Her chief antagonist is also her most loyal and dependent actor, Donavan, played by Ansa Akyea. He is expected to lead the troupe, work with them, attest to their loyalty and oversee their individual ambitions. On this particular afternoon his tasks are impossible. Akyea is both a delightful performer and a dynamically entrancing human being. He brings physical and psychological strengths to the role. His ultimate choice or destination is devastating. This is a remarkable performance..

Ansa Akyea as Donovan; Jordan Barrow as Grant, Kalyne Coleman as Leigh; photo: Daniel Rader

Jordan Barrow has an incredible singing voice which must extend upward three octaves. He is a sensitive actor with many emotional colors which he presents physically while keeping his musical tone unswerving in his vocal delivery. As Grant he makes a perfect acting match for Leigh, played by Kalyne Coleman.


Coleman plays the youngest character, but one with enough worldly experience to know what is wrong and what is right in the life-path she leads. In no way a shrinking violet, she does pull back from the romantic tasks she has been assigned, tasks that could guarantee that the title of the play is wrongly written. Her belligerence is beautiful and her movements are graceful making her an ideal representative of the larger human race rather than a significant representative of just one facet of mankind.


Jeffery, a difficult role, is wonderfully played by Peterson Townsend. The first one to suffer the Voice's wrath, he is the representative victim of the old South's hardness played out in the play's real time America. Jeffery is the symbol of everything that is, and has been, wrong with the relationship between the races. Townsend endows his man with all the humanity the others attempt to hide, an action that Jeffery is not capable of maintaining.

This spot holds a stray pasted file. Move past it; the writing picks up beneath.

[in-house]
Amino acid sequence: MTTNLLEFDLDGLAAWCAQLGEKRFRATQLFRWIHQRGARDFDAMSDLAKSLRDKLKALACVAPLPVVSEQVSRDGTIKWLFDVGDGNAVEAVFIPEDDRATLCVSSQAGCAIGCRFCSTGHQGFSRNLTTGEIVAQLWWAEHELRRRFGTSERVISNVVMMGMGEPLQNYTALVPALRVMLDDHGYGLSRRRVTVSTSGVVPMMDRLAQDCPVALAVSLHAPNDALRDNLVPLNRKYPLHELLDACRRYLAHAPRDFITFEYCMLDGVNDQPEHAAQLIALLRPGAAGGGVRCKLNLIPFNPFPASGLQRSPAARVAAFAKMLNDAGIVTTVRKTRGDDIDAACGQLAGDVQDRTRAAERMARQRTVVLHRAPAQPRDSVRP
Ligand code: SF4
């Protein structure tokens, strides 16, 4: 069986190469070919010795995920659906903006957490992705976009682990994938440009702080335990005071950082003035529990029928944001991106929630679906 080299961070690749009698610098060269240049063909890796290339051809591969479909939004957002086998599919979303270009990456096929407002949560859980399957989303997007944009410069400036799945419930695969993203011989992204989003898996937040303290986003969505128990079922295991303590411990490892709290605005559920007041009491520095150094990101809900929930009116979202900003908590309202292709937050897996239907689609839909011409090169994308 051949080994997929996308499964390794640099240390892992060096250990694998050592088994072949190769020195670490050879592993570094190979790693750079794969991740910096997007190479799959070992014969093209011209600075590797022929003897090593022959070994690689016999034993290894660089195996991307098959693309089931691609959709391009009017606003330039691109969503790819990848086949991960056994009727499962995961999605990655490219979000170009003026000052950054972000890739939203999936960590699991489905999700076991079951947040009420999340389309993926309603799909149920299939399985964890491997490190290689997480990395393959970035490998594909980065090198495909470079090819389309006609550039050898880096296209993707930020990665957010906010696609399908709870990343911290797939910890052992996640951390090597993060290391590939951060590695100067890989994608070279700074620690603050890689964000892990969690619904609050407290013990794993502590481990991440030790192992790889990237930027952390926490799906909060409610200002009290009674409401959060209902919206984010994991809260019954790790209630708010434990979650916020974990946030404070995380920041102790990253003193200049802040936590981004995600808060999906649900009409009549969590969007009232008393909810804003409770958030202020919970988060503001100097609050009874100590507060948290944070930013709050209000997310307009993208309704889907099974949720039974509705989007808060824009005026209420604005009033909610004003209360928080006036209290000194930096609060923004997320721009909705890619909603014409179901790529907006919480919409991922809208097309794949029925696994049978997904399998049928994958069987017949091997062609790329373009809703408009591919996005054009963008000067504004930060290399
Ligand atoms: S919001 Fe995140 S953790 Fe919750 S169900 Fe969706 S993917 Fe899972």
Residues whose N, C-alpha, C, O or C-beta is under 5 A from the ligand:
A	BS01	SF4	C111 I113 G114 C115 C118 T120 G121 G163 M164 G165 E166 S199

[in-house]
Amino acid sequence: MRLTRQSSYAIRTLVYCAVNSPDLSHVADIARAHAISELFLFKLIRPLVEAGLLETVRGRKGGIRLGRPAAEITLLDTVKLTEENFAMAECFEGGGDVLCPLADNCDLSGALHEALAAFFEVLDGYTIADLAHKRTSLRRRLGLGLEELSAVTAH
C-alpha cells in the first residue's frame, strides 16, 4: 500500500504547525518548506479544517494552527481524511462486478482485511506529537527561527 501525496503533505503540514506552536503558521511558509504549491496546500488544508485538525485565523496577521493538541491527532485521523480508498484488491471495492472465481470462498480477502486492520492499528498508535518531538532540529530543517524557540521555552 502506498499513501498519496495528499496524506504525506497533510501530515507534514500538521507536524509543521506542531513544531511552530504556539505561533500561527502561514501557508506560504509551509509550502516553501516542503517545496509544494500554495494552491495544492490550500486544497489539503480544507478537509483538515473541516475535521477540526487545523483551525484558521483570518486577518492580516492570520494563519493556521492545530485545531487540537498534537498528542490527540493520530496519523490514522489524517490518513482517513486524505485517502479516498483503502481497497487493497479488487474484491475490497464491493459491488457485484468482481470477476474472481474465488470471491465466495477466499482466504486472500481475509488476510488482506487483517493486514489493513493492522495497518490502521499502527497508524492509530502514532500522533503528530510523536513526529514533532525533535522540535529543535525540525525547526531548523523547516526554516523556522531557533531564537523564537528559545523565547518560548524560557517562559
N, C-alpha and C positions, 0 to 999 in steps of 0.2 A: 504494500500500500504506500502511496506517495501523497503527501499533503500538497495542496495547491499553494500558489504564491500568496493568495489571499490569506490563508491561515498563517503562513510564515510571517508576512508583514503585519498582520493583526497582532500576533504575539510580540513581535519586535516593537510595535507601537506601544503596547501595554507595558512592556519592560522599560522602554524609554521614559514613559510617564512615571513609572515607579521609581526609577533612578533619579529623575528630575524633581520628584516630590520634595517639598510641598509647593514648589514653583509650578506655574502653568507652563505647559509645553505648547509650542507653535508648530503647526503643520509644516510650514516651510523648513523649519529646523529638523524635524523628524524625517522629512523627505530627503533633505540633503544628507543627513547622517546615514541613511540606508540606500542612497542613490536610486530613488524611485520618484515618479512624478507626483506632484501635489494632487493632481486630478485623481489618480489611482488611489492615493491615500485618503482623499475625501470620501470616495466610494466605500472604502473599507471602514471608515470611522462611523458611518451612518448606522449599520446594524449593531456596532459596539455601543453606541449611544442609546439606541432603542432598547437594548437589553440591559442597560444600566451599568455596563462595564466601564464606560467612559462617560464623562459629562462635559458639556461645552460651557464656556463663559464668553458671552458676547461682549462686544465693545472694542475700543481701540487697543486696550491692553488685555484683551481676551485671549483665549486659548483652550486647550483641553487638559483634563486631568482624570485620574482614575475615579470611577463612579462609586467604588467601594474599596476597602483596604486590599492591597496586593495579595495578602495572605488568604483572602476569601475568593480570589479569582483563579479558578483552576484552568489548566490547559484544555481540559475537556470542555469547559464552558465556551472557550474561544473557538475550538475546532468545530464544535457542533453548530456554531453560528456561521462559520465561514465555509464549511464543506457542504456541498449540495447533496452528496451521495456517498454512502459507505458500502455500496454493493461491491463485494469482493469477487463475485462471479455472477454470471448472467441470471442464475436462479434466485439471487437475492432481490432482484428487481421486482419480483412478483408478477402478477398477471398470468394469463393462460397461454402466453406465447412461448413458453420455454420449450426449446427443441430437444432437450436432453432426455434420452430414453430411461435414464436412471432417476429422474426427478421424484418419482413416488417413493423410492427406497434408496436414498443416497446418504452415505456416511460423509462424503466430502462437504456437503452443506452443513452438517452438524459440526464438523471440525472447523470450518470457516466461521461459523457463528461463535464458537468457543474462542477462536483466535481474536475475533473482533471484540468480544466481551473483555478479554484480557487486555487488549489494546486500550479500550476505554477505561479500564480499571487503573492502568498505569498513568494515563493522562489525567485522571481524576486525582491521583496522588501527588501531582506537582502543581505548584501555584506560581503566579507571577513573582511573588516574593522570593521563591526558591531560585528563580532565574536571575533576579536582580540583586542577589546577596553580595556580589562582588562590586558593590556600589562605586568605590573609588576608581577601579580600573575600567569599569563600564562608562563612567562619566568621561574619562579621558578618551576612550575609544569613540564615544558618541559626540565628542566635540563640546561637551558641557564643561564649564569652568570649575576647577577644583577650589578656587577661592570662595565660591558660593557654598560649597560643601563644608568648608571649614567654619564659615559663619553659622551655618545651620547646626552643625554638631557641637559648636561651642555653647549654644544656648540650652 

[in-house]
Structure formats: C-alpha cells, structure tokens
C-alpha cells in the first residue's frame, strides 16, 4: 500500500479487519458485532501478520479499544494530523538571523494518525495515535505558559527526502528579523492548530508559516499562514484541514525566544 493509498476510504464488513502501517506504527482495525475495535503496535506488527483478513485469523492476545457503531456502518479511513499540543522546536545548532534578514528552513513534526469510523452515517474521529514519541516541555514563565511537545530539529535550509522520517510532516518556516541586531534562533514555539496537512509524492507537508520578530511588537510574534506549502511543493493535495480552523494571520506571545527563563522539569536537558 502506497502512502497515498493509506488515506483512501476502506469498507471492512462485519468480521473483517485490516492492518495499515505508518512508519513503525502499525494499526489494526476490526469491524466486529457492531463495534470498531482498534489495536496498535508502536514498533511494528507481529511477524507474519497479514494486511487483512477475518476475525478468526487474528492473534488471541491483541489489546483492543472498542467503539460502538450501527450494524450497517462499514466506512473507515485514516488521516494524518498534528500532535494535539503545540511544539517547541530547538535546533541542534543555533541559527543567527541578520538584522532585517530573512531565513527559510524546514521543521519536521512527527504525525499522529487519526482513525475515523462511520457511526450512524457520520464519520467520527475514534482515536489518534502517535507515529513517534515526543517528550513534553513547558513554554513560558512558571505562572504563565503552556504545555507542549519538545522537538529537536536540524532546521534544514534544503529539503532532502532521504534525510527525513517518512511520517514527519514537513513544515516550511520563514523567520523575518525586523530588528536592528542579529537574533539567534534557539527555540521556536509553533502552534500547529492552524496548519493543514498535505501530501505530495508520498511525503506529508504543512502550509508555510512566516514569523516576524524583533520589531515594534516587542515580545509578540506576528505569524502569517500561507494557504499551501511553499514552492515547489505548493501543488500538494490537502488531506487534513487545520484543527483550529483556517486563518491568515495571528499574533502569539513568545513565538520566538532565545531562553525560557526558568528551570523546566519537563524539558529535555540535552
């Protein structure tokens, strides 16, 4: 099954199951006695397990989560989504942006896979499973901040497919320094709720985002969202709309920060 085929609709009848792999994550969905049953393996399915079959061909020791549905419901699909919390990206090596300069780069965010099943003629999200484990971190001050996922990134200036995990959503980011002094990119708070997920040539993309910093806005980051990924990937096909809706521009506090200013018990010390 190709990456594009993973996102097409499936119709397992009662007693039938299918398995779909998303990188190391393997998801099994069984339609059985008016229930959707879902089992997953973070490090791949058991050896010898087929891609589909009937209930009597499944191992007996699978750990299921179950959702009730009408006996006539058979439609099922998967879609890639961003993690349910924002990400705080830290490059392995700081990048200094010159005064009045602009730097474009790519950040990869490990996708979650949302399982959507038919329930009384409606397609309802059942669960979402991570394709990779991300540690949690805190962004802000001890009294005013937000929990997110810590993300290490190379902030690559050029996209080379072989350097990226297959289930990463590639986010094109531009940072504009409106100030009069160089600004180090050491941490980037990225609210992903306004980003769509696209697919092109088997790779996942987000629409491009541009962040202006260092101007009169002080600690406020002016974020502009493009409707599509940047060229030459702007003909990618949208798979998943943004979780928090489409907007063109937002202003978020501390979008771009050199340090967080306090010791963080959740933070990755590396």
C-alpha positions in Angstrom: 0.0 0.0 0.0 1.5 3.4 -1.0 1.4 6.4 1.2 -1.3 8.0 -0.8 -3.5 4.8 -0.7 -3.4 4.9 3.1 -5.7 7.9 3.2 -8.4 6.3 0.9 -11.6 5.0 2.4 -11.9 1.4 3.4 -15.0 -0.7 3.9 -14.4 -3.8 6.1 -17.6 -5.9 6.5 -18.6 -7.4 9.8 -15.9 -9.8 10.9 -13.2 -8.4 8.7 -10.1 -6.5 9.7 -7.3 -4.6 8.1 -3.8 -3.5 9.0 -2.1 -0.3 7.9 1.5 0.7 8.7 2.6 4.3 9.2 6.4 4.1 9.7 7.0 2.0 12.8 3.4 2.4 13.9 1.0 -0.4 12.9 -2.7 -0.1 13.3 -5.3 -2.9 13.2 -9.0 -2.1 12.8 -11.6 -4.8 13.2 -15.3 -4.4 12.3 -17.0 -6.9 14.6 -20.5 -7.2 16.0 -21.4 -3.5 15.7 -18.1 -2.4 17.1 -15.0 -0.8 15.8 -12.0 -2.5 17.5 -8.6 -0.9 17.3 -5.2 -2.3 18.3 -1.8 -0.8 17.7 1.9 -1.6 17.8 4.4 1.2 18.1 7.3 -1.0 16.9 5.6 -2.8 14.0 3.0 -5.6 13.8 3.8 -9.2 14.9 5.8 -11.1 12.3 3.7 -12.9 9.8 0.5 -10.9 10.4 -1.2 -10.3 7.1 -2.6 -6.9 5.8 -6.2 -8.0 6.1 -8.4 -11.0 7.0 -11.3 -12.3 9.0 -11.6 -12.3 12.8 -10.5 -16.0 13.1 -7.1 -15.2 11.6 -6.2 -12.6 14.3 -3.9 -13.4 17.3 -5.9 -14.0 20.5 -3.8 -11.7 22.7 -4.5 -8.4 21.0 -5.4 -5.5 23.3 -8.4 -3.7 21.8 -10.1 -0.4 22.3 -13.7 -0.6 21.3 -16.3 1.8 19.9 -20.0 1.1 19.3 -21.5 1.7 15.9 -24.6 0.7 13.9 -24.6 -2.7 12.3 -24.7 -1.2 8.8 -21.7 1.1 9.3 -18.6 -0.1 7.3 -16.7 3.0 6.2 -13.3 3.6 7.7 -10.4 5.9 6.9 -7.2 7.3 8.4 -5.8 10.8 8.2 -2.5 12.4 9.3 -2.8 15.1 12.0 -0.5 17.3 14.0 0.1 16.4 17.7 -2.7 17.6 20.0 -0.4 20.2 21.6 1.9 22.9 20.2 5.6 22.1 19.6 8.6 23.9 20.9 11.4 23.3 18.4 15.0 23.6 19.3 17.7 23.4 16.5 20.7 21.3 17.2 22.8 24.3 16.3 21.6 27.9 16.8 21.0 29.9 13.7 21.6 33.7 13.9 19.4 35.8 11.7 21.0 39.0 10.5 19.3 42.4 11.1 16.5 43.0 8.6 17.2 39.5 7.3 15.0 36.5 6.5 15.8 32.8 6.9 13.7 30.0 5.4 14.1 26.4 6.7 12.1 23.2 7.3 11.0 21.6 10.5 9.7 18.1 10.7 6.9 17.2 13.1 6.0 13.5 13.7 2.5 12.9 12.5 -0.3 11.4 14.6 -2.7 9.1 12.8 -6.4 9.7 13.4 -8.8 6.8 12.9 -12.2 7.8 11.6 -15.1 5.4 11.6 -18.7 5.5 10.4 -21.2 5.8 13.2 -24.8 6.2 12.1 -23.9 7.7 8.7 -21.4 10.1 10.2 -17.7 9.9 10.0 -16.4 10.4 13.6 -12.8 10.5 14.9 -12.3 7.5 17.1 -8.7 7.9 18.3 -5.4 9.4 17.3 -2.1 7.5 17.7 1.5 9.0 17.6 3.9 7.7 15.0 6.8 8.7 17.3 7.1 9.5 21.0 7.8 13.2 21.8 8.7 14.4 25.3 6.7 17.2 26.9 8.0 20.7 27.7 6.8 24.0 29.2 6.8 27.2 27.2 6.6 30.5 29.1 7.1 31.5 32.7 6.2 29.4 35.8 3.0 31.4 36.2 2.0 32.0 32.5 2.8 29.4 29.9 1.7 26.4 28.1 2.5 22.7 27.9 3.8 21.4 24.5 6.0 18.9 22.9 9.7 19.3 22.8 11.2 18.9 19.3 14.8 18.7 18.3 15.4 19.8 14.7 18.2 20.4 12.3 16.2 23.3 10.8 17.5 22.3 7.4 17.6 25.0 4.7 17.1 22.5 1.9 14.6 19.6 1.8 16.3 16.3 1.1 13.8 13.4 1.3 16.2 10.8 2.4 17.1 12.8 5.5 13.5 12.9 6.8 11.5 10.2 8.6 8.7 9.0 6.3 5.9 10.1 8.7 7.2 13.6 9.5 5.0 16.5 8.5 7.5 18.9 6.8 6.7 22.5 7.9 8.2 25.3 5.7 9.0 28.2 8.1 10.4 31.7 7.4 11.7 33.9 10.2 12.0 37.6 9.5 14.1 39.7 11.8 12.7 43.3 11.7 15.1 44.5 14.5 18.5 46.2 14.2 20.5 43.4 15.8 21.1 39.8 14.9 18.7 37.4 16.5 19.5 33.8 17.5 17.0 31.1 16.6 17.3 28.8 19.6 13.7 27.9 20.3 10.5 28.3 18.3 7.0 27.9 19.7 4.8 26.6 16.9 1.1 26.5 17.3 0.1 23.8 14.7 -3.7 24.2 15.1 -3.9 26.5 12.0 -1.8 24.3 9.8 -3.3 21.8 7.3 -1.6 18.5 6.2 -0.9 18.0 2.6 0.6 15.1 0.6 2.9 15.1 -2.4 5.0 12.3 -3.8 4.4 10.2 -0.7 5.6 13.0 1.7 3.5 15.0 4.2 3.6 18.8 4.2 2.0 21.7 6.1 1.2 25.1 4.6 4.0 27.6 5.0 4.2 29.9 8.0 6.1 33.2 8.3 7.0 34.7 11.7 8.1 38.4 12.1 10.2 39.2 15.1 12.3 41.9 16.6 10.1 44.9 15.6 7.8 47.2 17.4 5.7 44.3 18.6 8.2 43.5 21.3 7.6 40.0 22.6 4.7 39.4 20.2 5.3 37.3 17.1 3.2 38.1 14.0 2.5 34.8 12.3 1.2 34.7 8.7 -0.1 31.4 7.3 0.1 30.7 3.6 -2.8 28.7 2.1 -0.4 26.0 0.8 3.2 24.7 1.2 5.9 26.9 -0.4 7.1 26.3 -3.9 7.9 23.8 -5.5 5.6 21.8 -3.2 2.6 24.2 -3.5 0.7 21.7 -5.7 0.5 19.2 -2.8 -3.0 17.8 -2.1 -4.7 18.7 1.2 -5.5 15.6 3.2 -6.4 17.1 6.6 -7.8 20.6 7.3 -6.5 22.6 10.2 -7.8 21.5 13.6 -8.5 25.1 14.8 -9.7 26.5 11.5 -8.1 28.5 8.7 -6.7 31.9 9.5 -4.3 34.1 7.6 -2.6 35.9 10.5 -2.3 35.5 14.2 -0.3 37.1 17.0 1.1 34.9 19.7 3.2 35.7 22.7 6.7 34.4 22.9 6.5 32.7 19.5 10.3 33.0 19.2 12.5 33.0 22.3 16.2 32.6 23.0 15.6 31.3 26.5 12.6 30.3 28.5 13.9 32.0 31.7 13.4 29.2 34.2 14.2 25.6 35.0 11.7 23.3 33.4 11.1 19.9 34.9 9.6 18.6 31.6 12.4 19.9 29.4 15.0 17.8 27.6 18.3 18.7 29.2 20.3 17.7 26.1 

Logan Vaughn, the director, along with choreographer Kevin Boseman, has toyed with us visually as the troupe move from very old-fashioned Minstrel Show figures to contemporary disco creatures as they follow historic trends in their four-part play. Vaughn also endows them with much-more relevant human qualities shared by members of all races. They sing a rewritten edition of Eubie Blake and Noble Sissle's "I'm Just Wild About Harry" and move to a parody of the dances of the seventies: The Hippity Hop. The play's visual structure and its strictures make a joyous yet painful set of pictures for this comedy/tragedy theatrical voyage.


Vaughn's visualization is aided immensely by the stylized and carnival-like prison costumes designed by Ntokozo Fuzunina Kunene, the sensitively technical lighting design by Cha See, and the magical backstage/onstage arena created by Jack Magaw. This is a play in which the sound effects and music are vital for the fun, and the threats, to be fully realized and they are provided by Luqman Brown.,


This is a play whose politics could not be realized in any time but our own and it should survive its time as a symbol of its time and its polished overview of history and the world we know now. It couldn't have been written three years ago and it may not be playable five years hence. For right now, however, it is a relevant piece of theater, as close to a true Brechtian experience as you may see this year or next.

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America v. 2.1: The Sad Demise & Eventual Extinction of the American Negro  plays on Barrington Stage Company's St. Germain Stage in the Lee and Sydelle Blatt Center for the Arts at 36 Linden Street, Pittsfield, MA through June 8. For information and tickets go to Barringtonstageco.org or call the box office at 413-236-8888.